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August 9, 2010 | by  | in Film |
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Animal Kingdom



Animal Kingdom
Director: David Michod

It took near on ten years for Aussie writer/director David Michod to make this film; a grueling process in which he meticulously edited and re-wrote the script until he didn’t feel it could be improved. Whether or not it could is up to the audience, but one cannot deny the power that lies in his debut—a dense, emotive crime film about the bonds of family and survival.

Animal Kingdom operates more as a family drama than it does as a crime thriller—there is still plenty of tension and bloodshed, but the film’s pacing is slower, favouring the Cody family’s relational dynamics and their gradual disintegration, over that of a plot-heavy narrative. Our narrator is 17-year-old Joshua “J” Cody (a solid performance from newcomer James Frecheville), who moves in with his family, a gang of criminals, after his mother passes. It’s a coming-of-age story at heart, as Joshua learns to navigate between his explosive family and their battle against the local police force.

The characters are works of skill; expertly written and realised through exquisite performances from a cast of Australian greats. They feel like real people and the film’s tension can be largely attributed to the unpredictability of its players. You won’t be sure who to trust—even Sgt Leckie (Guy Pearce, sporting the breakthrough moustache of the year), who acts as a guardian to Joshua, renders doubt to his true intentions throughout. The cast is uniformly superb, highlights being Ben Mendelsohn’s explosively unhinged Uncle “Pope” and Jacki Weaver’s mesmerising performance as the family matriarch; both charming and chilling (“You’ve done some bad things, sweetie”). Additionally, Animal Kingdom manages to balance its rich characterisation with immaculate production—feeling like the work of a seasoned director rather than a first-timer from across the ditch. It looks and feels fabulous, with its choices in shots, music (Air Supply’s ‘I’m All Out Of Love’ has never said so much) and lighting all feeling fully realised and polished.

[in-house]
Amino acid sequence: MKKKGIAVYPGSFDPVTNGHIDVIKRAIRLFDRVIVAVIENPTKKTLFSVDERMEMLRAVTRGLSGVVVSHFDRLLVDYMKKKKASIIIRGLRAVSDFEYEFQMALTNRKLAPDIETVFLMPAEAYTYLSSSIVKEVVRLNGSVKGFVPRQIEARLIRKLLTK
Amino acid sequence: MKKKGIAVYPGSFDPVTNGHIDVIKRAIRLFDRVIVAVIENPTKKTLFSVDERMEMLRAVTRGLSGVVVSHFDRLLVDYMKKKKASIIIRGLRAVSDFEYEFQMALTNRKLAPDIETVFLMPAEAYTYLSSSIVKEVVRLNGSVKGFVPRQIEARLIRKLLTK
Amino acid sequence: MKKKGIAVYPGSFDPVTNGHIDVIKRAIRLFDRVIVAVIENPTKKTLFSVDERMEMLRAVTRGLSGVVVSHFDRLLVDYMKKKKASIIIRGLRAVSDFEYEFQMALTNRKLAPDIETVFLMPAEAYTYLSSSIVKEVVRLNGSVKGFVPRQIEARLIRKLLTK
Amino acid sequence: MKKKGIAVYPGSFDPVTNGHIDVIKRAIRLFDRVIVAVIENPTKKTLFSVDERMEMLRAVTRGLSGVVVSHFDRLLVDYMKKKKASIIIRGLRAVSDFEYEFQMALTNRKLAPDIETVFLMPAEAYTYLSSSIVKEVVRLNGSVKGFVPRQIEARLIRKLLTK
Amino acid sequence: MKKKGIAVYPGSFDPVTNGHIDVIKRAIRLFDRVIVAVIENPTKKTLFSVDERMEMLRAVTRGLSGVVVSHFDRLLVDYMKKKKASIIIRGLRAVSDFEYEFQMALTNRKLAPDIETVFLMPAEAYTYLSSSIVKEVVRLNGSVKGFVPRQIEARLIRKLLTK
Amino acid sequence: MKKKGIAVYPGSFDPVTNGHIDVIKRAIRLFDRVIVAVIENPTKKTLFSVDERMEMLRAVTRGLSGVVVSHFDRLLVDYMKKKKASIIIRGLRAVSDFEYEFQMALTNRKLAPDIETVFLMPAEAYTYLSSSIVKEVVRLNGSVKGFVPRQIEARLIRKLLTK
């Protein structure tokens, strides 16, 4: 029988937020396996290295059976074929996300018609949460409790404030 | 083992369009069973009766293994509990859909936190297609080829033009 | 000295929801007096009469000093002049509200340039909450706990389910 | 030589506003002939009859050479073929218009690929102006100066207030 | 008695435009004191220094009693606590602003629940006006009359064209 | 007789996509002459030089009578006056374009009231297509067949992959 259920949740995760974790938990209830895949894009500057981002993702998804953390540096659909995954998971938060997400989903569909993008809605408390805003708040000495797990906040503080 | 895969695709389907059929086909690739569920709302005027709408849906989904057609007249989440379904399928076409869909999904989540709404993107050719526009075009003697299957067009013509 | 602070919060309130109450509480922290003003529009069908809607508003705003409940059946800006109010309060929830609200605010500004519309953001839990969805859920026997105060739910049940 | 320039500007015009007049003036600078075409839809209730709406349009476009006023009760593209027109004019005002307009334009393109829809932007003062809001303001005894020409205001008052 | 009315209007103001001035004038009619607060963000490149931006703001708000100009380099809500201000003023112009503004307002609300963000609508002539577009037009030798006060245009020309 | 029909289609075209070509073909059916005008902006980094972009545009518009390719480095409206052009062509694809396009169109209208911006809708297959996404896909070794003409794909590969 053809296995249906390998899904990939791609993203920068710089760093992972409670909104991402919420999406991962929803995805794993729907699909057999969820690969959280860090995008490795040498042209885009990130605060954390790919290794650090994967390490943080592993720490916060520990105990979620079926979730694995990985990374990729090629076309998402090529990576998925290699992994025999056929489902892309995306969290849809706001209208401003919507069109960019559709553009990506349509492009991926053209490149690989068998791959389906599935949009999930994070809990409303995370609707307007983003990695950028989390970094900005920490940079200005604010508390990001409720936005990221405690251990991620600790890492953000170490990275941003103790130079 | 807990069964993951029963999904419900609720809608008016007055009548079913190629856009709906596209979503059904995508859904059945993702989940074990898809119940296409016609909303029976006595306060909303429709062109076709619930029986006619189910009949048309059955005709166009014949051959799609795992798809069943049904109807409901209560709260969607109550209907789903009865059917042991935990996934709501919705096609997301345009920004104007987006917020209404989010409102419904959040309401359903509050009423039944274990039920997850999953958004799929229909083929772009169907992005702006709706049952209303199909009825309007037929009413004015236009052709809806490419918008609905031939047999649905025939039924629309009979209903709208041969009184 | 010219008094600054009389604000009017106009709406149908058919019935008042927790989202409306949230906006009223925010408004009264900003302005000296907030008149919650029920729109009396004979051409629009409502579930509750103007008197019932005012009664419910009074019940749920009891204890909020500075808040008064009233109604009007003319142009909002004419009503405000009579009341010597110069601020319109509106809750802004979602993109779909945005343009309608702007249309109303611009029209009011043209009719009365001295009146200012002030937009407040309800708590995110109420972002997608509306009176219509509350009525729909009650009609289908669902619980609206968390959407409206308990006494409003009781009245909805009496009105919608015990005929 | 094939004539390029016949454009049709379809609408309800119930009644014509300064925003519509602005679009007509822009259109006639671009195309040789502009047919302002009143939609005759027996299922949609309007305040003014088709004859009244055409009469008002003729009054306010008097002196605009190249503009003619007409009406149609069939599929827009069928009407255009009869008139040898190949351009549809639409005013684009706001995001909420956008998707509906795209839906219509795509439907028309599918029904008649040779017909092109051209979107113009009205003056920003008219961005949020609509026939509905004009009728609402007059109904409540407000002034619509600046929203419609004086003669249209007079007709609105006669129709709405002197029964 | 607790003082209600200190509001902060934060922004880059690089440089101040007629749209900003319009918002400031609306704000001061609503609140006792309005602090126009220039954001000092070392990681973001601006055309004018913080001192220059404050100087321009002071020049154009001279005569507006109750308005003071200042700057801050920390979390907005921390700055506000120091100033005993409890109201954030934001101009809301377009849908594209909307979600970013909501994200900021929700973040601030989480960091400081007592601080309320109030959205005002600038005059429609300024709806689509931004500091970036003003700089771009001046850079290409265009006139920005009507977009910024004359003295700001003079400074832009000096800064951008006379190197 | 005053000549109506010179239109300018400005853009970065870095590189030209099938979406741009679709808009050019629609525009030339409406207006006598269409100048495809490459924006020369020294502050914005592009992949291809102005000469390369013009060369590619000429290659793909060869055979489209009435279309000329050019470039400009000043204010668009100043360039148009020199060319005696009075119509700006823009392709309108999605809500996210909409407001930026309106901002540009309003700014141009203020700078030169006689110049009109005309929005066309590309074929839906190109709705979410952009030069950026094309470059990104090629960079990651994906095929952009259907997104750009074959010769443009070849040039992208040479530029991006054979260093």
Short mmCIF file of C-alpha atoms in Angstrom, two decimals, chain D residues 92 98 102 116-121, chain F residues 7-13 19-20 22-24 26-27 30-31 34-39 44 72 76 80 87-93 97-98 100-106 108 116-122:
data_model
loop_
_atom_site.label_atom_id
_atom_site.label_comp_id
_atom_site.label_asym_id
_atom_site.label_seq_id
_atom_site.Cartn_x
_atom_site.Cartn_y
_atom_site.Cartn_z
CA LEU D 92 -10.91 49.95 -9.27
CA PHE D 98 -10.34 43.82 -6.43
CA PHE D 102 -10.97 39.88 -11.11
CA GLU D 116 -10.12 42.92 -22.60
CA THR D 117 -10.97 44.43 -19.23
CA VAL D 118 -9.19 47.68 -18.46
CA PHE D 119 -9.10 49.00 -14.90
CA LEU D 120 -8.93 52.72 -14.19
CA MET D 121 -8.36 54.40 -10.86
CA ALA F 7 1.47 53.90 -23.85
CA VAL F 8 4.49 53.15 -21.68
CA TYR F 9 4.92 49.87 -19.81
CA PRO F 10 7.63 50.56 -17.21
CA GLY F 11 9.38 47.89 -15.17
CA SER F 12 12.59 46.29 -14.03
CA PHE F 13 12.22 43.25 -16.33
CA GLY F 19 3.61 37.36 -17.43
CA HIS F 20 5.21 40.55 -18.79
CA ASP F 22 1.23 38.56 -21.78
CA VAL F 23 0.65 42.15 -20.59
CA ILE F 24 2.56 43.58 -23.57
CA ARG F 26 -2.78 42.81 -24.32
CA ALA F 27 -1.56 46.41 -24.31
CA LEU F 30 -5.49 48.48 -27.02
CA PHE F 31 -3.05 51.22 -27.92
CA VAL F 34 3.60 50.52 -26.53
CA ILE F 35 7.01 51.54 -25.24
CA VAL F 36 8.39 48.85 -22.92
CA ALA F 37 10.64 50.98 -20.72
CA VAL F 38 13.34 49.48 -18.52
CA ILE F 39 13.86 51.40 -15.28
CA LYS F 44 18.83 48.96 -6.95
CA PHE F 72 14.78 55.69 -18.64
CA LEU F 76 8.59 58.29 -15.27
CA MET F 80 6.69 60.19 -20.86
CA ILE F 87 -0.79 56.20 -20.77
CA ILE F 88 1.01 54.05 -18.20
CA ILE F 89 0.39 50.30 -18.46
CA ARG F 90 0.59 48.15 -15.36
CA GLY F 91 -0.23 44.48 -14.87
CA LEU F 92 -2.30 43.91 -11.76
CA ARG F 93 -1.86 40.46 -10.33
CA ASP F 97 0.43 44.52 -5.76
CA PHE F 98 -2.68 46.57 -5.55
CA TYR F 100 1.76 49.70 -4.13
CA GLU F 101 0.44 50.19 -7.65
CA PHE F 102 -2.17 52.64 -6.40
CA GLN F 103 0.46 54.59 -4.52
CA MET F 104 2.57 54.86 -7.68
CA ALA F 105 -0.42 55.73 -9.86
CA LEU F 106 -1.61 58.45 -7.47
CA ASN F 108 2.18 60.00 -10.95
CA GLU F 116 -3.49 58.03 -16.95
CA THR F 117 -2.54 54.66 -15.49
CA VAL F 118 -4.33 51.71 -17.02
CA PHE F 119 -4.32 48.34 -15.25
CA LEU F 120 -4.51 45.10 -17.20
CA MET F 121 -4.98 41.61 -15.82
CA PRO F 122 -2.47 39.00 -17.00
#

Animal Kingdom emerges as a remarkably accomplished and affecting film, possibly one of the year’s best. Here’s to hoping Michod doesn’t keep us waiting a decade for his next.

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